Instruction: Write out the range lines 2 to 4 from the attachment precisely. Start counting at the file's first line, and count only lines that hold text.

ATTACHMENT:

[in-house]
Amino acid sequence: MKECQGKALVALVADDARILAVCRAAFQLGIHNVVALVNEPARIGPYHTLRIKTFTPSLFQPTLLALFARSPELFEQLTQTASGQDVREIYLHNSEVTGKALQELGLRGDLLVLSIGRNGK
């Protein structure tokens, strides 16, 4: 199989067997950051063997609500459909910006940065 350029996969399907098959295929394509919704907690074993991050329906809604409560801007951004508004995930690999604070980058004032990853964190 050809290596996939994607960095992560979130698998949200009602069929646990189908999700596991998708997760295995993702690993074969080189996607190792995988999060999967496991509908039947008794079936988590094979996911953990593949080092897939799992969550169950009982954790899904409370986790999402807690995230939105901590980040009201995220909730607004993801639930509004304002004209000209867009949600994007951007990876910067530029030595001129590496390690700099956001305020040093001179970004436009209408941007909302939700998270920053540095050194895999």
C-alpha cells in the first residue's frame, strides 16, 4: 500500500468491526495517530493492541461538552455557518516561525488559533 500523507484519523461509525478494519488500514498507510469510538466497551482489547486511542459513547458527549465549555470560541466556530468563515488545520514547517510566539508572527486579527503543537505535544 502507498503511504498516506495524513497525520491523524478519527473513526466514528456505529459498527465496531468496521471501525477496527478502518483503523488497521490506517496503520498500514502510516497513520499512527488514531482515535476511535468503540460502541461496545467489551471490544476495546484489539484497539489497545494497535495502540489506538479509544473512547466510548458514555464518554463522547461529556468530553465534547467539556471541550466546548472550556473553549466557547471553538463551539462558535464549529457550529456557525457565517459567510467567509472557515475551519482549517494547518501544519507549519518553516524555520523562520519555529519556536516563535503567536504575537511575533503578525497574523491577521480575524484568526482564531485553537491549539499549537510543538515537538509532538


Amino acid sequence: MKECQGKALVALVADDARILAVCRAAFQLGIHNVVALVNEPARIGPYHTLRIKTFTPSLFQPTLLALFARSPELFEQLTQTASGQDVREIYLHNSEVTGKALQELGLRGDLLVLSIGRNGK
């Protein structure tokens, strides 16, 4: 199989067997950051063997609500459909910006940065 350029996969399907098959295929394509919704907690074993991050329906809604409560801007951004508004995930690999604070980058004032990853964190 050809290596996939994607960095992560979130698998949200009602069929646990189908999700596991998708997760295995993702690993074969080189996607190792995988999060999967496991509908039947008794079936988590094979996911953990593949080092897939799992969550169950009982954790899904409370986790999402807690995230939105901590980040009201995220909730607004993801639930509004304002004209000209867009949600994007951007990876910067530029030595001129590496390690700099956001305020040093001179970004436009209408941007909302939700998270920053540095050194895999």
C-alpha cells in the first residue's frame, strides 16, 4: 500500500468491526495517530493492541461538552455557518516561525488559533 500523507484519523461509525478494519488500514498507510469510538466497551482489547486511542459513547458527549465549555470560541466556530468563515488545520514547517510566539508572527486579527503543537505535544 502507498503511504498516506495524513497525520491523524478519527473513526466514528456505529459498527465496531468496521471501525477496527478502518483503523488497521490506517496503520498500514502510516497513520499512527488514531482515535476511535468503540460502541461496545467489551471490544476495546484489539484497539489497545494497535495502540489506538479509544473512547466510548458514555464518554463522547461529556468530553465534547467539556471541550466546548472550556473553549466557547471553538463551539462558535464549529457550529456557525457565517459567510467567509472557515475551519482549517494547518501544519507549519518553516524555520523562520519555529519556536516563535503567536504575537511575533503578525497574523491577521480575524484568526482564531485553537491549539499549537510543538515537538509532538